AUSTIN, Texas — Environmental and watchdog groups have long criticized the Texas Commission on Environmental Quality for taking it too easy on polluters — and the TCEQ has often countered that its job is to coax industrial facilities into compliance rather than slap them with big fines.
But on Wednesday, agency officials openly acknowledged that a proposed fine against Texas Petroleum Chemicals Group, known as TPC — the Houston-based company whose Port Neches chemical plant exploded last month — for more than a half-dozen unrelated violations that occurred in 2018 wasn't high enough and that its general enforcement approach may not be stringent enough.
In a unanimous vote, the agency's three commissioners rejected a fine against TPC that had been whittled down to $22,302 and kicked it back to agency staff, asking that the executive director refer the cases to the Texas Attorney General's Office for "comprehensive enforcement action" — a move that will presumably result in a more stringent penalty and could result in a criminal investigation.
The proposed fine covered eight separate violations the TCEQ found at TPC's Port Neches plant in 2018 that mostly involved preventable emissions of hazardous air pollutants, including thousands of pounds of highly explosive 1,3 butadiene.
"When these violations occurred in 2018, I think the executive director calculated the penalty appropriately," Commissioner Emily Lindley said before the vote. "But we're here today and there have been recent events, and we have to take those events seriously."
The vote came after commissioners heard powerful testimony from Port Neches-area residents who described their experiences during the fire that broke out the day before Thanksgiving last month at the TPC plant, sparking two explosions and widespread mandatory evacuations.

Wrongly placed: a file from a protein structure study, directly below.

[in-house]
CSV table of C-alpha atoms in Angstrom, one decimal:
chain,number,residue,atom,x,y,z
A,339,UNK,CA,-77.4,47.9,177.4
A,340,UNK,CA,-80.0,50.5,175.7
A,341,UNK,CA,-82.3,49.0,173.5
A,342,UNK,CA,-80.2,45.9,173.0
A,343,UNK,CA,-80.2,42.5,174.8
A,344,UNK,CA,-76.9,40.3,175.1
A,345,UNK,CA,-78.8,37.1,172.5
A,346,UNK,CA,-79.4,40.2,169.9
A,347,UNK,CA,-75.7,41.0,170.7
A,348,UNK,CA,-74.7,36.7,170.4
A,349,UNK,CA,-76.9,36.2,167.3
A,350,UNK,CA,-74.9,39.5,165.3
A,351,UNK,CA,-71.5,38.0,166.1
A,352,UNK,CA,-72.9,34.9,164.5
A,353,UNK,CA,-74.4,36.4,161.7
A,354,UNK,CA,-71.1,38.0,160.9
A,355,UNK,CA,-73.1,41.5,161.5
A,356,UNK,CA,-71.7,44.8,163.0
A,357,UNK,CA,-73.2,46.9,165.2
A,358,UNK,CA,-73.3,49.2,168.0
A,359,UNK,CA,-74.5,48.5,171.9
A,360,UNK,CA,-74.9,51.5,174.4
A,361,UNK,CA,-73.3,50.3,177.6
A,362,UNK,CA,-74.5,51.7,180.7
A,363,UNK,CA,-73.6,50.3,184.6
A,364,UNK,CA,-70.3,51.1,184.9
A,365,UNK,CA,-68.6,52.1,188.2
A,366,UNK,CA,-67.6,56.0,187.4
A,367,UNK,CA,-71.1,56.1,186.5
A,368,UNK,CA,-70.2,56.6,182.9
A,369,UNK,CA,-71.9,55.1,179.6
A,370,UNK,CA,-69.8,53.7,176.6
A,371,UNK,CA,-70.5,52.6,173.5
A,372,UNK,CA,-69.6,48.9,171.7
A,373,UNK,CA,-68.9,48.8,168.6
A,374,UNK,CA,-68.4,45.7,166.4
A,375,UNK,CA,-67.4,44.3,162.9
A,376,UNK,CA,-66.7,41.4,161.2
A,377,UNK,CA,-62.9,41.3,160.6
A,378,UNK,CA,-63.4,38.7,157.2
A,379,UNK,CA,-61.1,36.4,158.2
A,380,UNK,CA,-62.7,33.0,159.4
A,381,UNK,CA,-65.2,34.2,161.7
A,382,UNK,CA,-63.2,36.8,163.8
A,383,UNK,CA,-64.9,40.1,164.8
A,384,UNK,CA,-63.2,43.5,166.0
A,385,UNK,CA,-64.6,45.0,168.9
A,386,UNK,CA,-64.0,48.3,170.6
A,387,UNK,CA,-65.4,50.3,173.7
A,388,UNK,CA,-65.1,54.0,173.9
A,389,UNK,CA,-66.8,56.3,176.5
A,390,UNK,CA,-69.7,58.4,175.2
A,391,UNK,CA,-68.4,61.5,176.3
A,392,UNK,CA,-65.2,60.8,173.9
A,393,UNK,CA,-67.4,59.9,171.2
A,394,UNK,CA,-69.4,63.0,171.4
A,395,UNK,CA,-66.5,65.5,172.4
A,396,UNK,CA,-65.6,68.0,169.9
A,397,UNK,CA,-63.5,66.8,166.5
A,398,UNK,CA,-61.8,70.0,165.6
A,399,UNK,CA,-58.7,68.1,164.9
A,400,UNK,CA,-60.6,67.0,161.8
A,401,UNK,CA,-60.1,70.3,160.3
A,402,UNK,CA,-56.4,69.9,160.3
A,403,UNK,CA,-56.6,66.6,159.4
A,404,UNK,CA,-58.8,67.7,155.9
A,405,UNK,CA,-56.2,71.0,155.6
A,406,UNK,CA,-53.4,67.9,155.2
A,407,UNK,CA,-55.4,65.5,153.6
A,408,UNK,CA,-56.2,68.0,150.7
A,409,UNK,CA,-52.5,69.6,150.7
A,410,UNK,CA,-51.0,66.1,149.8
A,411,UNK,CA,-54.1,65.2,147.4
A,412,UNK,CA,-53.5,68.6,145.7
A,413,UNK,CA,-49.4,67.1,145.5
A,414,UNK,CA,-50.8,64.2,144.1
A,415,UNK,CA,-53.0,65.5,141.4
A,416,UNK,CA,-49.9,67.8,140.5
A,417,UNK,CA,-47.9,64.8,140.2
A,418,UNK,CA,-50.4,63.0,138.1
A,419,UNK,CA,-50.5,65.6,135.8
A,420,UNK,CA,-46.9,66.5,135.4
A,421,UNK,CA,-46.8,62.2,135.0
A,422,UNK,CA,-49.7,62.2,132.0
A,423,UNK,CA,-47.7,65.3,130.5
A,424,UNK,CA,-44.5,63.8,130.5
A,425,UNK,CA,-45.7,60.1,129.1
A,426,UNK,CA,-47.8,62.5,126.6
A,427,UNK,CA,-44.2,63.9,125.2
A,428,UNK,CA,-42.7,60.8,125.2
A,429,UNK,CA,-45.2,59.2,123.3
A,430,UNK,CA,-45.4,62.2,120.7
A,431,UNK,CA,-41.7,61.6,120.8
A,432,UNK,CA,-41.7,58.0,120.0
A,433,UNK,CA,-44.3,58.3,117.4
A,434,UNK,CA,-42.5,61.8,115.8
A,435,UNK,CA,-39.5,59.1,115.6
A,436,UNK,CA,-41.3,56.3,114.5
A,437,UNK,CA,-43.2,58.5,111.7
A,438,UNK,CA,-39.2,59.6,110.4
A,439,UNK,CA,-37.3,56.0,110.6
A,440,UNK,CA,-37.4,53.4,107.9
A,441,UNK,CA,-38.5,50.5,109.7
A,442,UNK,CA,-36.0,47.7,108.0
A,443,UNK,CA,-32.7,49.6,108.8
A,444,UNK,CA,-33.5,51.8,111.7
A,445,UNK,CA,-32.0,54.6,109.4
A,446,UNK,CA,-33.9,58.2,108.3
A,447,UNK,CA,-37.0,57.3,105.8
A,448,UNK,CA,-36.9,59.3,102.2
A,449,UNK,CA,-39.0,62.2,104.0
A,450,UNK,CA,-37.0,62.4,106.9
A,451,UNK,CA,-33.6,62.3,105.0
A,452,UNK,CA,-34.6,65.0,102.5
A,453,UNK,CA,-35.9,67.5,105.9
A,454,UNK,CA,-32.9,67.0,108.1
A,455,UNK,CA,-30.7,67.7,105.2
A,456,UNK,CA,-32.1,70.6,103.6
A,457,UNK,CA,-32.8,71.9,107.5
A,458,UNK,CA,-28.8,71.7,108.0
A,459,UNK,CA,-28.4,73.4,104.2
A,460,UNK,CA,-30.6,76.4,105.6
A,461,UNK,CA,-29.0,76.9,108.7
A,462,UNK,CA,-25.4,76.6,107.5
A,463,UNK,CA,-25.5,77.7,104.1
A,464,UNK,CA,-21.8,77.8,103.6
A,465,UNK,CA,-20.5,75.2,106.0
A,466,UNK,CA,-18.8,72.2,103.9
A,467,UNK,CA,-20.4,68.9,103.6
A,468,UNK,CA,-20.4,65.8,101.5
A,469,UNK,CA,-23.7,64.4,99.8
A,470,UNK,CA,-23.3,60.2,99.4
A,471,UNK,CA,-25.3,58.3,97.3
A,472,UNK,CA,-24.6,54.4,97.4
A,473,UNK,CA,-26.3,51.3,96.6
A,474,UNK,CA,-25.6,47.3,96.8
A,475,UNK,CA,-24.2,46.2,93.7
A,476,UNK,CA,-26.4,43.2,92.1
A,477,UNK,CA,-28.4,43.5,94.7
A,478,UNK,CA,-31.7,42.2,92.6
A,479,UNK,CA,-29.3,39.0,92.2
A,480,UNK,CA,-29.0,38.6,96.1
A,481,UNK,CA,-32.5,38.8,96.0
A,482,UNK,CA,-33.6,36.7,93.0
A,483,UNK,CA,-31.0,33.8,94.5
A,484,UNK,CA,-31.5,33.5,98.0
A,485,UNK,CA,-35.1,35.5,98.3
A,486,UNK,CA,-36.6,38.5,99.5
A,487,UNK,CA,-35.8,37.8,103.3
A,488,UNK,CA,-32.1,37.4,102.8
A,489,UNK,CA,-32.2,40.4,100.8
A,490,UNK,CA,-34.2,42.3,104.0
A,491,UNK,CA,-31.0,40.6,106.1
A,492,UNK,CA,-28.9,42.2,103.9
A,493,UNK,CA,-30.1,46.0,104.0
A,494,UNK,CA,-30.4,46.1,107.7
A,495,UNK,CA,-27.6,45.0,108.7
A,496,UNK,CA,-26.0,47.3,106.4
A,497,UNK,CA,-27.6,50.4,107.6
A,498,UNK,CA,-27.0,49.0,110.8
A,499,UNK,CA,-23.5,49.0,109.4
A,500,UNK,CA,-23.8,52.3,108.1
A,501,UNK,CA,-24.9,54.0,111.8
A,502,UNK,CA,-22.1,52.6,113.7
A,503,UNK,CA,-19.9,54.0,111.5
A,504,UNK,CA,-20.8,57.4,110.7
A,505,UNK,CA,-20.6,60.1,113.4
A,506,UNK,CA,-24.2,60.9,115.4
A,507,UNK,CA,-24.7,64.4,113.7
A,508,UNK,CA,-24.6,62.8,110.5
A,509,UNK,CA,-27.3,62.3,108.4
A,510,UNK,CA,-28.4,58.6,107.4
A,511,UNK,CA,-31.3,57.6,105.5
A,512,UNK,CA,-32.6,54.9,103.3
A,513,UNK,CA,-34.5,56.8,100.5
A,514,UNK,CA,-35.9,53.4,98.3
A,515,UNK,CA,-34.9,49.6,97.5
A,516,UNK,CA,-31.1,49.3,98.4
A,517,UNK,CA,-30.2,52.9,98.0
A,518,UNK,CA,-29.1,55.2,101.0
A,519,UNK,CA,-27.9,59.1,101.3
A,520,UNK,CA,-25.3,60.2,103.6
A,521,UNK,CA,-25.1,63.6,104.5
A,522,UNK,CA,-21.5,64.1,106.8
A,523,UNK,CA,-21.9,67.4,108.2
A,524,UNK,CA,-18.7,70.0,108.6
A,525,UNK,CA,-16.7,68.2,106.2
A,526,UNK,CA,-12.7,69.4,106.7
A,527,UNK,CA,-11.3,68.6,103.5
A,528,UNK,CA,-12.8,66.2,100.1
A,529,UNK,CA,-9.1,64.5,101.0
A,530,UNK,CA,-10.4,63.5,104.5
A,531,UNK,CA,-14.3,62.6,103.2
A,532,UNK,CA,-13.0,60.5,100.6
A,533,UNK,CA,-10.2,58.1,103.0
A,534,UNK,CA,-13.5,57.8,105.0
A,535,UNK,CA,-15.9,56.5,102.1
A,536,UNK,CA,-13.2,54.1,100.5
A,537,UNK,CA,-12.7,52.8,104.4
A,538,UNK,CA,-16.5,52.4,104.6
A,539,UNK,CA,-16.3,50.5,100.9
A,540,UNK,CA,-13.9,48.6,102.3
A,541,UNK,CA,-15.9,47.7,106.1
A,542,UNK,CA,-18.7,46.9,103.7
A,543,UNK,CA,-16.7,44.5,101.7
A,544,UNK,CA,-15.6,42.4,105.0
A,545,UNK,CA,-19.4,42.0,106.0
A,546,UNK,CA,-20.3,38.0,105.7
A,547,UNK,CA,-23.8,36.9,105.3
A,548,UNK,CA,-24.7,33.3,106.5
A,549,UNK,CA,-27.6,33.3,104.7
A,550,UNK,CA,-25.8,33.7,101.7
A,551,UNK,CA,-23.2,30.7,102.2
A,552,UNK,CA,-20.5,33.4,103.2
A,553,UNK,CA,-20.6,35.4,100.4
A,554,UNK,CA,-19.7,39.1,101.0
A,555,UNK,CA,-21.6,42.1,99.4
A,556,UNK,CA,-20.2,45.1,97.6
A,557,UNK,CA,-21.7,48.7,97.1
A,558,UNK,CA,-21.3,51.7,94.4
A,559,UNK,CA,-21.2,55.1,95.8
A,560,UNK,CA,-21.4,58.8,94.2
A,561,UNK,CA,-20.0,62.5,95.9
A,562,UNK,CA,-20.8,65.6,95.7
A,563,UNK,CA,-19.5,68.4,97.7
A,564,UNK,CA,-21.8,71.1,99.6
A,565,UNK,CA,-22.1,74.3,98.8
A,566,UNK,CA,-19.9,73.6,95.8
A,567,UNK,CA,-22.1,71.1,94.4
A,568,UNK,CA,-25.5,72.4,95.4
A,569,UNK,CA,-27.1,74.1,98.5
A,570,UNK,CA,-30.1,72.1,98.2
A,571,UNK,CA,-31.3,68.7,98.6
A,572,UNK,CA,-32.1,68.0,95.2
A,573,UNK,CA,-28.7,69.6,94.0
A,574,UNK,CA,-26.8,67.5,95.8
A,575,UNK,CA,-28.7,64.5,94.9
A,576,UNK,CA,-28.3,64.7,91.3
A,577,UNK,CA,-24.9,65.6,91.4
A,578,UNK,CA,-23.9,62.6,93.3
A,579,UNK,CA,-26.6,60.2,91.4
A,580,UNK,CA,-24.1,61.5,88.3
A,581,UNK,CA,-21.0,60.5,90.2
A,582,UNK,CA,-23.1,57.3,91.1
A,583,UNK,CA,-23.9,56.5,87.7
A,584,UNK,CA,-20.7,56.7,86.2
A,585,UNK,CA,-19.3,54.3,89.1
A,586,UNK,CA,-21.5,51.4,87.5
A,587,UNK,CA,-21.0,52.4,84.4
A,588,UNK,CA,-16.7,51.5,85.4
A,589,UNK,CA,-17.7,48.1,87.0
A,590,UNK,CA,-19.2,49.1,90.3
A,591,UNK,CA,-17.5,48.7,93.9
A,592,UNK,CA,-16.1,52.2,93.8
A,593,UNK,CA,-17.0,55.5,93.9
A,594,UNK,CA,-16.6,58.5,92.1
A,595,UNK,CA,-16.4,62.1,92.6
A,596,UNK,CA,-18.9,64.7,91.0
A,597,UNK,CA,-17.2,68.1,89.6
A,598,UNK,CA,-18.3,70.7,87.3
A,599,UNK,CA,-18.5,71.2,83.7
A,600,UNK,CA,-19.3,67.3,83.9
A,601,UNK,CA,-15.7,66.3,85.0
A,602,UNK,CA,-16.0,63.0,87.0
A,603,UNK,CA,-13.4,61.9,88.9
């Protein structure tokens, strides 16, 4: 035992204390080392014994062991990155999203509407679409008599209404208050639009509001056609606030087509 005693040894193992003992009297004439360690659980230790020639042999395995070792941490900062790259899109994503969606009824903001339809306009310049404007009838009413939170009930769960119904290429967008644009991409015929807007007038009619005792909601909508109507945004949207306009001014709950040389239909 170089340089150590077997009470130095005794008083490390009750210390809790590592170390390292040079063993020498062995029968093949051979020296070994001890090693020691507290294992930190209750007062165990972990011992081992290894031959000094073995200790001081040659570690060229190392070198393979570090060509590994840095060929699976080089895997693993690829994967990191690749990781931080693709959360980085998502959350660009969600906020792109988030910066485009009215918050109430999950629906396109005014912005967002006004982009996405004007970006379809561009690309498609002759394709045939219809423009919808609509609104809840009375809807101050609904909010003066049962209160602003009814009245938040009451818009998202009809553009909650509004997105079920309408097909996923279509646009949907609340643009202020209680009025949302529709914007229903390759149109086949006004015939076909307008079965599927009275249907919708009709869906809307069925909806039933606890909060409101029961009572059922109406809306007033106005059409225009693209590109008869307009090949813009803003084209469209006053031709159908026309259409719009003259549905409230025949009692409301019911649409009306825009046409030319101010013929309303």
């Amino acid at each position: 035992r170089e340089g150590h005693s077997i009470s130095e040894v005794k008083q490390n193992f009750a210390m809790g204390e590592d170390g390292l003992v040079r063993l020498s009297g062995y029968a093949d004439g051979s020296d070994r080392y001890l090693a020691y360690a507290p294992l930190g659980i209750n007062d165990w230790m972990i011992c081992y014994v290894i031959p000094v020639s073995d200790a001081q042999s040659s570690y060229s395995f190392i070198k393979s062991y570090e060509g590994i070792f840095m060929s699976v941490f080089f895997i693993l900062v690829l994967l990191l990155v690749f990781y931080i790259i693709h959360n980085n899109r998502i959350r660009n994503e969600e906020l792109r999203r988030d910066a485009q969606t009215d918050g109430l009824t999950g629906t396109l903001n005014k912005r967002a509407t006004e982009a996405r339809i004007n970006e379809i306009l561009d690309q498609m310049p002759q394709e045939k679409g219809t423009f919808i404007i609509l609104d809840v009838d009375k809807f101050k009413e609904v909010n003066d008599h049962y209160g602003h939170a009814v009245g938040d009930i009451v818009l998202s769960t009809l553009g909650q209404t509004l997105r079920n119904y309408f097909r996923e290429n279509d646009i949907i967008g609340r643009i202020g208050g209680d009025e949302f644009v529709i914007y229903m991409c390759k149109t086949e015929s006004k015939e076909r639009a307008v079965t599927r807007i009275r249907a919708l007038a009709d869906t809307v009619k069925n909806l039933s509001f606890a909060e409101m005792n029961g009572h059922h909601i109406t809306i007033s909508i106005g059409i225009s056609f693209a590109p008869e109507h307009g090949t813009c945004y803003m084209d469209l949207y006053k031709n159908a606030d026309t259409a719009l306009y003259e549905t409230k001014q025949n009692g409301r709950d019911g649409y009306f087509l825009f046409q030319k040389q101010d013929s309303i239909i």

Fred Vernon, 31, recalled abandoning yams and turkey in the kitchen and grabbing his 4-month-old daughter from her baby swing as his family hastily left the house. Shortly after they stepped outside, he said, the infant started vomiting even though they had thrown a blanket over her head. Vernon said he later started vomiting himself.
"The stories like that go on and on for families around southeast Texas," said Vernon, who was born and raised in Port Arthur and moved into a house 2.5 miles away from the TPC facility a year ago. "I speak for myself. I believe I speak for my community."
He and other residents and representatives from environmental and watchdog groups urged commissioners to pursue stiffer penalties against TPC, which has a long history of environmental violations. They also urged the agency to consider overhauling its entire approach to environmental enforcement by expediting penalties and increasing a $25,000-per-day violation cap, which the agency has applied even to near-miss events that could have resulted in major explosions. Environmental groups have long argued that the agency has the authority to penalize companies that amount for every pollutant released during an emissions event, which it seemingly never does.